South america gap year Watch

del_piero030405
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#1
Report Thread starter 11 years ago
#1
Has anyone had any experience of living or working/volunteering in south america in a gap year?im going to be working till feb and undertaking some language classes in spanish and getting few books out from library,do you think it owuld be possible to get cheap flights over to s america then explore mexico,peru and those countries whilst planning it as i go along and maybe doing a bit of work along the way to get some money?how dangerous/difficult would it be to travel across a few counrties for a month or two on my own with only basic spanish?
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MediterraneanX
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my brothers just come back from brazil and columbia...I'm hoping to go to south america this year aswel, would definitely not advise you to go on your own, at least not to brazil/columbia/peru - the (majority) of girls are working for pimps, police are corrupt and will arrest you for nothing and demand money, saying that most of the locals are friendly...my brother got saved at least 3 times by three locals telling him to duck while bullets went over his head...it really is mad out there, but other than that he said its a gorgeous place! Definitely worth visiting, just be careful and if your going to Rio in brazil make sure your with someone who knows the place well!
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Brotherhood
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I did it for six months all on my lonesome.

Flights aren't cheap.

Plenty of others I met were travelling alone, including lots of girls. It depends on you as a person.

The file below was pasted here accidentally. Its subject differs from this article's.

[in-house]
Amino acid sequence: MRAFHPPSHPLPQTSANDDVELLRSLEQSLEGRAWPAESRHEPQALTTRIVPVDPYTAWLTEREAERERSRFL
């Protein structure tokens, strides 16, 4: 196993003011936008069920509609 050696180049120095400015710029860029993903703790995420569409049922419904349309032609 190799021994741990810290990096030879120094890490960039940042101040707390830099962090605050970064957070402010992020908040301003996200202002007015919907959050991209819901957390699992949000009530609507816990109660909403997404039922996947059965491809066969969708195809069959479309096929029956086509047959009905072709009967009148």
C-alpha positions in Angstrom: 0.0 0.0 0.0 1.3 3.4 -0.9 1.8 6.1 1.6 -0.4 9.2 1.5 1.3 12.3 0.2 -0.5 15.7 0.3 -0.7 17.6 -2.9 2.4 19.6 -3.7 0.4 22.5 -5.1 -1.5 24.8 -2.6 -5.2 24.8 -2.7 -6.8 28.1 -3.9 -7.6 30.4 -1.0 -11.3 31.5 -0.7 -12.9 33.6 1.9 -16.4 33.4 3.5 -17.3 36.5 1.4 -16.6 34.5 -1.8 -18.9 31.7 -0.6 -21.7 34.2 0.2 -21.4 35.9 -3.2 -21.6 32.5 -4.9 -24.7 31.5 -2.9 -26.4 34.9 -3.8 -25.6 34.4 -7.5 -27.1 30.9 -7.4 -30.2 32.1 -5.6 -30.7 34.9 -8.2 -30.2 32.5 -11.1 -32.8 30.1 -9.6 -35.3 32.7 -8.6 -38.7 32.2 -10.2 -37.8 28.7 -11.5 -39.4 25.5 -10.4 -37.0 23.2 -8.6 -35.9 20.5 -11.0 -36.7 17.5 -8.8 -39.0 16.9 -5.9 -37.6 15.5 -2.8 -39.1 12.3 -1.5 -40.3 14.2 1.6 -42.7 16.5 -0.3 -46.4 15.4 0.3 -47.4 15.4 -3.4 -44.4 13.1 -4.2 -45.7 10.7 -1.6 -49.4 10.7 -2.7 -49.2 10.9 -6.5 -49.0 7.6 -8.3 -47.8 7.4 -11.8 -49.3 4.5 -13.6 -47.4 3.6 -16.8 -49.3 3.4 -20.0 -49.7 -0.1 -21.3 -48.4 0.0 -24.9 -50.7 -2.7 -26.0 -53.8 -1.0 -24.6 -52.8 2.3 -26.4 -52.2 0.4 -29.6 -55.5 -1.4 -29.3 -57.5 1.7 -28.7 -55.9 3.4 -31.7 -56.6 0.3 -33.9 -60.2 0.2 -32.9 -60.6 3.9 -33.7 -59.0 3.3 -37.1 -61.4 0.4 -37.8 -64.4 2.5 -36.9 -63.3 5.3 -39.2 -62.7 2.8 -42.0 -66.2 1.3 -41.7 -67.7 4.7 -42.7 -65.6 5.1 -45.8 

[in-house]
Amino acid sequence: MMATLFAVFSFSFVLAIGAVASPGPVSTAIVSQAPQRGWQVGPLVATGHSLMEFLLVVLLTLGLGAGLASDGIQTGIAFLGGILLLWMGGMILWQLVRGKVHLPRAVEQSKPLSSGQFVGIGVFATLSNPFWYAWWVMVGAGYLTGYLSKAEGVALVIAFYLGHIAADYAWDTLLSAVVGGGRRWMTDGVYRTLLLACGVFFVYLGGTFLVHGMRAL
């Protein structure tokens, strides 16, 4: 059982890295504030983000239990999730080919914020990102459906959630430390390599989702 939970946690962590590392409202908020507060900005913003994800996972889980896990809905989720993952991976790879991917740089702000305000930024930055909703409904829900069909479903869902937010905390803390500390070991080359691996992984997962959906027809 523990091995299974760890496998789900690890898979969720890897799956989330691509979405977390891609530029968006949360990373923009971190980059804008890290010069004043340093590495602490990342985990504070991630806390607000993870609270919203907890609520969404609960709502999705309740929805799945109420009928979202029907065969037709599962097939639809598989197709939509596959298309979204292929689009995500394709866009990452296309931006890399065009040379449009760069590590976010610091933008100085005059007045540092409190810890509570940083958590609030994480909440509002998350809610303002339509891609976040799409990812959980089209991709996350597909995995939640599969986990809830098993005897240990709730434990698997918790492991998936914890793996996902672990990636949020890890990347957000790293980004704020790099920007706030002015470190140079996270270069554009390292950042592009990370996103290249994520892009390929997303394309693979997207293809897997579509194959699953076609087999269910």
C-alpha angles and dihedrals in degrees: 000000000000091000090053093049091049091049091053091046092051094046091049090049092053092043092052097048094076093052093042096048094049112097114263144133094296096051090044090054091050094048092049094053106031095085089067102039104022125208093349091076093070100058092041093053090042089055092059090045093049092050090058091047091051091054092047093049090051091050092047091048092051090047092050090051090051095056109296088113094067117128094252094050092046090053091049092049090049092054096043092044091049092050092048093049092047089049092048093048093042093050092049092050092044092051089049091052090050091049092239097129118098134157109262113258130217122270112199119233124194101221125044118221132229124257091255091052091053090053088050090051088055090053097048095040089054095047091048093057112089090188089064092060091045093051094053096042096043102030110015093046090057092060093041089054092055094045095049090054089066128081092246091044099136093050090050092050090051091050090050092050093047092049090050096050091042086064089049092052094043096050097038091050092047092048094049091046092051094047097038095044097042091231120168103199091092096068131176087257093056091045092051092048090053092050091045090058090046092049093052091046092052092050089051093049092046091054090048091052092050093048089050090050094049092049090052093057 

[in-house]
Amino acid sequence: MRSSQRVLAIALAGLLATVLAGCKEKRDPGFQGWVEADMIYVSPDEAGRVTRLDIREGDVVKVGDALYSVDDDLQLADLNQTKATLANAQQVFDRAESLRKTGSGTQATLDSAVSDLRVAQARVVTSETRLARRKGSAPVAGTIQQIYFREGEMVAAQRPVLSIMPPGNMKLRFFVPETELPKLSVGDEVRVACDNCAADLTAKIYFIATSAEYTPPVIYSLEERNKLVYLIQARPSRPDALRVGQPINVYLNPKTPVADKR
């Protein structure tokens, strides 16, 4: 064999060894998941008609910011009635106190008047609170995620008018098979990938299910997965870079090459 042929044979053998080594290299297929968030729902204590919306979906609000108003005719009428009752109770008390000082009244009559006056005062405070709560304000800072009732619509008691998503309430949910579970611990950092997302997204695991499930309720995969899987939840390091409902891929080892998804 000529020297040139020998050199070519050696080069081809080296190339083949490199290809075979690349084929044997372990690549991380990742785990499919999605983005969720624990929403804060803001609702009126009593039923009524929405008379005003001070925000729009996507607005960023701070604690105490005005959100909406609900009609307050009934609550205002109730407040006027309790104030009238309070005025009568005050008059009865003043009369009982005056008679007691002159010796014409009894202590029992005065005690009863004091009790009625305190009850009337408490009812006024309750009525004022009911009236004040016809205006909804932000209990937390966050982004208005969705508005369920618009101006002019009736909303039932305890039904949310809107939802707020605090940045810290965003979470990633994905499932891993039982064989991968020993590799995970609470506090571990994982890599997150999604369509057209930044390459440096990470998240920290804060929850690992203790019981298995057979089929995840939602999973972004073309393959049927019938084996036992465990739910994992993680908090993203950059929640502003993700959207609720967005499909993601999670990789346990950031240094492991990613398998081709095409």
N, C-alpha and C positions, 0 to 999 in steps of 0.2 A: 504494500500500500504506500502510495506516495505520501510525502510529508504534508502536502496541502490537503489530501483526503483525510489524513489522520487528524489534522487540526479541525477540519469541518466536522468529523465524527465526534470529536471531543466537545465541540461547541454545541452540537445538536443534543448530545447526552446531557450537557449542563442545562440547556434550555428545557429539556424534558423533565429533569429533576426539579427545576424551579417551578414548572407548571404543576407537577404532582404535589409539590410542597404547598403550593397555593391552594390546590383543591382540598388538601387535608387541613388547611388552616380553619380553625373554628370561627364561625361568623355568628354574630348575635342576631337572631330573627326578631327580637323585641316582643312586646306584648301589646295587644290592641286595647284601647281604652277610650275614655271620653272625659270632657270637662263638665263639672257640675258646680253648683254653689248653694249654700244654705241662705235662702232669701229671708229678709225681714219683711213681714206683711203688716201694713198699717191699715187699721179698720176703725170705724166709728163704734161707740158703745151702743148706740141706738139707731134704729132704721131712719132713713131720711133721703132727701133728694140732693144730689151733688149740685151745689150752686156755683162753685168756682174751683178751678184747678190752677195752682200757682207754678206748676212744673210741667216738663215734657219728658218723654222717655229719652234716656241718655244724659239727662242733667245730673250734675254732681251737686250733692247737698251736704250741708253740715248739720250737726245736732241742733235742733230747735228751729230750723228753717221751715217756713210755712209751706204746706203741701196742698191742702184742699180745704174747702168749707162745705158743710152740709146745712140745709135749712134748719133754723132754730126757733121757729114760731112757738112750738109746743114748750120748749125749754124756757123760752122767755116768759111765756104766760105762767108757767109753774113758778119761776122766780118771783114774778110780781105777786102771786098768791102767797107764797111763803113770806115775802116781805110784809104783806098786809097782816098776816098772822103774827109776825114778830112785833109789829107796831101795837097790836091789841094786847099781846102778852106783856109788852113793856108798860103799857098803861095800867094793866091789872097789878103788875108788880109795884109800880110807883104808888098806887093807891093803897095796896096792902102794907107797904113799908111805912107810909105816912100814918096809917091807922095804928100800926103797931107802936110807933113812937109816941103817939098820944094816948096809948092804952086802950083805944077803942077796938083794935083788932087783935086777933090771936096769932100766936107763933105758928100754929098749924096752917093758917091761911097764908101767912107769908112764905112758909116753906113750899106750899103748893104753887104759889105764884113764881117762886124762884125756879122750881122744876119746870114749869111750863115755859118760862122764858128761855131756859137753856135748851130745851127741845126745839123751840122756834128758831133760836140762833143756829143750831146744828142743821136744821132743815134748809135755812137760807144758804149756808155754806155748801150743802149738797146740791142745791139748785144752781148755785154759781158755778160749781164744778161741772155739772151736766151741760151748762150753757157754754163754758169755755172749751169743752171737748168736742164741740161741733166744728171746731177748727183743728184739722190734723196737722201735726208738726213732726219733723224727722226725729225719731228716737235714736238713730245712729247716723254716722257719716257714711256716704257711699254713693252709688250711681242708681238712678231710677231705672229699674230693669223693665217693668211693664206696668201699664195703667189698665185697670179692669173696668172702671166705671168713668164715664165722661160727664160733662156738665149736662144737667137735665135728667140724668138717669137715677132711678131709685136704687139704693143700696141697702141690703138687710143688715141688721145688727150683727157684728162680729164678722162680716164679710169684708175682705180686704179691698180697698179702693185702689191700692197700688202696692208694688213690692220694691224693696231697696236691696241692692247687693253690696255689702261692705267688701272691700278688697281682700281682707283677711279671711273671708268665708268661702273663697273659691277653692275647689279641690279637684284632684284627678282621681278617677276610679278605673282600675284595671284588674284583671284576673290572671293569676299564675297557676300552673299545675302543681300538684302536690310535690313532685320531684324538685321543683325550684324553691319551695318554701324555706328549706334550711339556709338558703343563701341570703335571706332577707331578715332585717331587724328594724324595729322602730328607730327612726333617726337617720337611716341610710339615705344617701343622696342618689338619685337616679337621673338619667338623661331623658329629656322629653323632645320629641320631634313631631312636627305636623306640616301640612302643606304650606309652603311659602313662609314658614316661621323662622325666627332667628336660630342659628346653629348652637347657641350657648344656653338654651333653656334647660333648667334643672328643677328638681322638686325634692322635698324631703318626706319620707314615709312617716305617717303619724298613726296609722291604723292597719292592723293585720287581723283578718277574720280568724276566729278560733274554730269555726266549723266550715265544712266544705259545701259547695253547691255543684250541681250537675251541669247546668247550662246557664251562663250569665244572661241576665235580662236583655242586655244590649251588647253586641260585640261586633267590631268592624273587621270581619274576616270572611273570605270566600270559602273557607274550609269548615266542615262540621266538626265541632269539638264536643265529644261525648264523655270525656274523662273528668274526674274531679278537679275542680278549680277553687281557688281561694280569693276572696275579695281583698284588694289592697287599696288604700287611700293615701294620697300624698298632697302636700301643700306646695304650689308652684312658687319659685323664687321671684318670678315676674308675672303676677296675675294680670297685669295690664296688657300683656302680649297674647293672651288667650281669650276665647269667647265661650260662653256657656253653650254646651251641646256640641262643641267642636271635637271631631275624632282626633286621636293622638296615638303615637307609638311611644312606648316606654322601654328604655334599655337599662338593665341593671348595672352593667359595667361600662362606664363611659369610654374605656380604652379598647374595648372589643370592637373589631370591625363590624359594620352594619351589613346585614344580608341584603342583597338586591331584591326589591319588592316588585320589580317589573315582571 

If you've got some specific questions I'd be happy to answer, but I'd kind of need to know where you're going and what you want to do. The volunteer network is pretty well established out there so anything's possible.
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Indievertigo
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(Original post by MediterraneanX)
my brothers just come back from brazil and columbia...I'm hoping to go to south america this year aswel, would definitely not advise you to go on your own, at least not to brazil/columbia/peru - the (majority) of girls are working for pimps, police are corrupt and will arrest you for nothing and demand money, saying that most of the locals are friendly...my brother got saved at least 3 times by three locals telling him to duck while bullets went over his head...it really is mad out there, but other than that he said its a gorgeous place! Definitely worth visiting, just be careful and if your going to Rio in brazil make sure your with someone who knows the place well!
Either your just a scaremongerer or your brother got really unlucky.

¨The majority of girls are working for pimps¨ Thats just not true, unless your brother only visited brothels.
Travelling solo is perfectly safe, even for girls. Just keep your wits about you, don't walk about at night, or down lonesome alleys and all the usual common sense stuff. The most dangerous isn´t Colombia but Brazil - all the stories I hear about gun point robbery are from Brazil.
Haven´t came across any corrupt police officers myself, but again heard stories.

The most dangerous places I´ve encountered are border towns - you don´t wanna visit them for longer than neccessary.
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del_piero030405